My role as an Engineering Dispatcher for 15 years was to enter and dispatch engineering work orders, ensure the work was completed, and assist with all administrative duties. In August 2018, I was leaving the office for good.
All my coworkers had clocked out, but I remained behind to collect my belongings. I used a large black garbage bag. The office was empty, and the phone lines had already been transferred to the Stationary Engineer in the Boiler Room. The silence was eerie, but calming. I was relieved to be able to complete this task in quiet solitude. As I gathered each of my treasured items — every last picture frame, souvenirs I’d acquired on family vacations, a wooden plaque I’d received as “employee of the month,” and even a black and white photocopy of my dog, Max — I felt as if I were leaving an abusive relationship for the last time.
I hadn’t told anyone why I was resigning, keeping silent primarily out of fear of retaliation. It had reached the point where I felt I could no longer stay in a toxic work environment where hateful speech and deliberate discrimination against people of color were prevalent.
But even as I knew it was the right move to leave, it was scary entering my early 40s without a job, knowing that I had to start saving a lot more for my retirement, but I had to meet my immediate needs first. Planning and saving was a luxury I – and too many others in this country – was not able to afford.
My reality echoed that of America’s aging population
Retirement isn’t the top concern when you have to dig into your savings to put food on the table. To survive, I cashed out all my 401(k) funds and discontinued my 401(k) plan with the organization. It was difficult for me to imagine how I would ever be able to retire. Many Americans grapple with that, especially as they edge closer to their “golden years.” For all too many, there’s a feeling of uncertainty about whether they’ll be able to afford essentials like food and shelter once they no longer have a paycheck. As rich as the United States is, no one should have to worry about hunger or homelessness as they age, especially if they have worked for decades.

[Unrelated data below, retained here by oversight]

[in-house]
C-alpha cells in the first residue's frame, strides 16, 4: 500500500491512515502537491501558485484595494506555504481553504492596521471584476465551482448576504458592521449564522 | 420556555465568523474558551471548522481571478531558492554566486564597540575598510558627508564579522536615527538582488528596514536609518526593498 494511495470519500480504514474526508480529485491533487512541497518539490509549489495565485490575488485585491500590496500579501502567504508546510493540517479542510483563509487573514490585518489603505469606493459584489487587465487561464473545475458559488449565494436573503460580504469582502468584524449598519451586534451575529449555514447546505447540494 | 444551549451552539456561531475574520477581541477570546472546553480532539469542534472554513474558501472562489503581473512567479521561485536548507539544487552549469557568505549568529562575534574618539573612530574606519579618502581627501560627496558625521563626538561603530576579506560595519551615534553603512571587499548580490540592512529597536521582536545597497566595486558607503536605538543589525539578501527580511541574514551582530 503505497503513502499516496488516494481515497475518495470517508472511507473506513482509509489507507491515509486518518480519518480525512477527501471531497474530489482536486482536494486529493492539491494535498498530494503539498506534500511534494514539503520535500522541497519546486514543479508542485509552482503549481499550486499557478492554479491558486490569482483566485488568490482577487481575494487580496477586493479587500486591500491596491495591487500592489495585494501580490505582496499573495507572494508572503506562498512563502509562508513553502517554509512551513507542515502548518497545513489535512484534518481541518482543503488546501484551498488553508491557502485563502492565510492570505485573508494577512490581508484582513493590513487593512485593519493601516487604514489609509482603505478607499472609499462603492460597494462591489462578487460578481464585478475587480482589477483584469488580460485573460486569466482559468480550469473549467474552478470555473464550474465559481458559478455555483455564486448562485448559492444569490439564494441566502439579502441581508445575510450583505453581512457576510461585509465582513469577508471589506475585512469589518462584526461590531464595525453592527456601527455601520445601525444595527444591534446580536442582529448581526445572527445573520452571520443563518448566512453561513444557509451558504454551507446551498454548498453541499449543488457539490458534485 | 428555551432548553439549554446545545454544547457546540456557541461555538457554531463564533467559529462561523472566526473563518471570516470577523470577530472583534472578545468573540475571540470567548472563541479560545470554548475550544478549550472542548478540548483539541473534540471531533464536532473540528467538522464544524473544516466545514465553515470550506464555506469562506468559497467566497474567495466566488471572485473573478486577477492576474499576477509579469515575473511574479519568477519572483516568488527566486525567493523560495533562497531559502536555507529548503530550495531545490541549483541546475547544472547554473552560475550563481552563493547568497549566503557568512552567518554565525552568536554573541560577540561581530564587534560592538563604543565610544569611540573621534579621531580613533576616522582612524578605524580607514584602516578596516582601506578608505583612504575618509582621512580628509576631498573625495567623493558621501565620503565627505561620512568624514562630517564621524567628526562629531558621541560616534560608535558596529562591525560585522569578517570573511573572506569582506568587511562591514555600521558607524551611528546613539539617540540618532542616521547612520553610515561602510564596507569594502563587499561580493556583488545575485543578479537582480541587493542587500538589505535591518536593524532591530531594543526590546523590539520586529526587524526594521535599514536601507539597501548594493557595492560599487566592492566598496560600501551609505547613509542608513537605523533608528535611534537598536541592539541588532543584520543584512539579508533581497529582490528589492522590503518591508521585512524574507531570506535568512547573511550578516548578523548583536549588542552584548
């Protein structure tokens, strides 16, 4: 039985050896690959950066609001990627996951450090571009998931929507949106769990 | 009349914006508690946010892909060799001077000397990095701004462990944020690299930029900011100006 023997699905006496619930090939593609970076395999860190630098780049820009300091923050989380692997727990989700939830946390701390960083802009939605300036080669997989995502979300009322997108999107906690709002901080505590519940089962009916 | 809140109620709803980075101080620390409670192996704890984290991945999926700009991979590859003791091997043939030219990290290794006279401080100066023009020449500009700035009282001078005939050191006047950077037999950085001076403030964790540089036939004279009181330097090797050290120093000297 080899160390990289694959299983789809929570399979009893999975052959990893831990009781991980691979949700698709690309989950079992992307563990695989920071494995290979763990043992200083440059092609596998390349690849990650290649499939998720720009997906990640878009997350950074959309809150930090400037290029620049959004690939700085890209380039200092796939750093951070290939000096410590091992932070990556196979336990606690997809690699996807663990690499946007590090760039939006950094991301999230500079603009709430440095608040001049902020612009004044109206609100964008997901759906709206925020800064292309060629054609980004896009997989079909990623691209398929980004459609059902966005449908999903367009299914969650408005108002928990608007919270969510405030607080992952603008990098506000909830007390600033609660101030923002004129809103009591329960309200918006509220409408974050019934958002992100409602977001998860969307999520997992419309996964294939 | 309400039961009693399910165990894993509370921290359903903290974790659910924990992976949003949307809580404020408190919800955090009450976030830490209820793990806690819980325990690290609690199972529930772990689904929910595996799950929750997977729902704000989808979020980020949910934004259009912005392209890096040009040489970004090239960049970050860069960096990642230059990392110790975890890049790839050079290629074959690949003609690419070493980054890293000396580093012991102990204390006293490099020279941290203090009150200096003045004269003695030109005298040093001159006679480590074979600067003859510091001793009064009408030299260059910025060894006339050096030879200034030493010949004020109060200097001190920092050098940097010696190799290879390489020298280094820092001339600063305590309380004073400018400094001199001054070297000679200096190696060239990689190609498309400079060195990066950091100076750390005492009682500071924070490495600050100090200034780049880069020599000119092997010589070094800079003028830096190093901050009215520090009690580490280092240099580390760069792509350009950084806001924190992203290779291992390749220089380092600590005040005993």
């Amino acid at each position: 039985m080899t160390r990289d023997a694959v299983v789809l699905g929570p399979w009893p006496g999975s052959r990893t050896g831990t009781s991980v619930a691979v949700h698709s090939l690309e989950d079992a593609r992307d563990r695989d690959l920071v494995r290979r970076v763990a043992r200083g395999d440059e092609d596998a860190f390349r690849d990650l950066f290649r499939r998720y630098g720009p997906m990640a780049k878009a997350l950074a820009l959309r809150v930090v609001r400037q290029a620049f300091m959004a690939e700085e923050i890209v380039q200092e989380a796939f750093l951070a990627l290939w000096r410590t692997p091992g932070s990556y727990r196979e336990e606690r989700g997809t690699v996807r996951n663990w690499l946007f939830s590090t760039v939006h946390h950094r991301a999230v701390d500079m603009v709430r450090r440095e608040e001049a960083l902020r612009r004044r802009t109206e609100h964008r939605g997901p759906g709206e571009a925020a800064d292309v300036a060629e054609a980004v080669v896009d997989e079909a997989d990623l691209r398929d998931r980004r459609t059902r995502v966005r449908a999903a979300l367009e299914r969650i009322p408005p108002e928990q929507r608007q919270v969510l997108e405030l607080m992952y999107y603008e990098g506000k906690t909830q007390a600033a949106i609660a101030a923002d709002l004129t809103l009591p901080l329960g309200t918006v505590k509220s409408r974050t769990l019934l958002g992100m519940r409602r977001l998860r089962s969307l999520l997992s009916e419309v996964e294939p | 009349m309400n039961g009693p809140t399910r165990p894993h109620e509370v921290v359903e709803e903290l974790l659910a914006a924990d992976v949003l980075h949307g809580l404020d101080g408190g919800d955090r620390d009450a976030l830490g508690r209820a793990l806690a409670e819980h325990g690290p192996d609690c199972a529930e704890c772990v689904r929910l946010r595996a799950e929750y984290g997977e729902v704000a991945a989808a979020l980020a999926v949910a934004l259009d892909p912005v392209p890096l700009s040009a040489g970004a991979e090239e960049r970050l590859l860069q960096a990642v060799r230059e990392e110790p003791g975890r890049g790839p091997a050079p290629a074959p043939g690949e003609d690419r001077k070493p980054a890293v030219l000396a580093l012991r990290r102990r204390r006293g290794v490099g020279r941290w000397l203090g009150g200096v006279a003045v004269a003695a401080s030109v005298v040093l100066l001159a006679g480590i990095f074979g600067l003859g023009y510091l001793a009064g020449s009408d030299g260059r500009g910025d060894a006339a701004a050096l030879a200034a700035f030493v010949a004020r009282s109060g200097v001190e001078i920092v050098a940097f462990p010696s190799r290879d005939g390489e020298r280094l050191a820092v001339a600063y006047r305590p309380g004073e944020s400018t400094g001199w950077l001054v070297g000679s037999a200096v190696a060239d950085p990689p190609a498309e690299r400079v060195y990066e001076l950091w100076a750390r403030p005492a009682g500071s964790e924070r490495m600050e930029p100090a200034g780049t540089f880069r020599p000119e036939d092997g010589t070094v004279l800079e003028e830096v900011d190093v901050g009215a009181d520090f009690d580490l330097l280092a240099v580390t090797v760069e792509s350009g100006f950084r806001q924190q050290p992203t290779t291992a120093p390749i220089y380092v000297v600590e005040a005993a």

Yet that’s a reality for many older Americans. Census data shows Americans age 65 and older are the only group in the U.S. to have experienced an increase in poverty recently, and even most middle-class Americans say they can’t afford to save for retirement.
After leaving my job, I fell into more debt when I pursued a full-time graduate degree in journalism, even with a scholarship. On top of the added pressure to maintain my household, I did not obtain my degree. Despite my best efforts, I have been unable to continue my education.
Amid the pandemic, I suffered financial hardship like most Americans, but things have recently improved after I started a new job. It was a few weeks ago that I received a package containing enrollment paperwork for a new retirement plan. In the meantime, I am trying to figure out how to complete the paperwork or whether I should apply for a retirement plan.
Changing realities through the generations
When I consider retirement, I think of my dad. Goldman Sachs hired him as a New York Runner to deliver packages, documents, and other items on foot. I was just eight when he started working for the company in 1982. When my parents separated in the early 90s, my dad was forced to retire early because of health concerns. A few years later, in 1998, he passed away from a heart attack when he was just 62 years old. He would have reached his full-retirement age of 65 in 2001.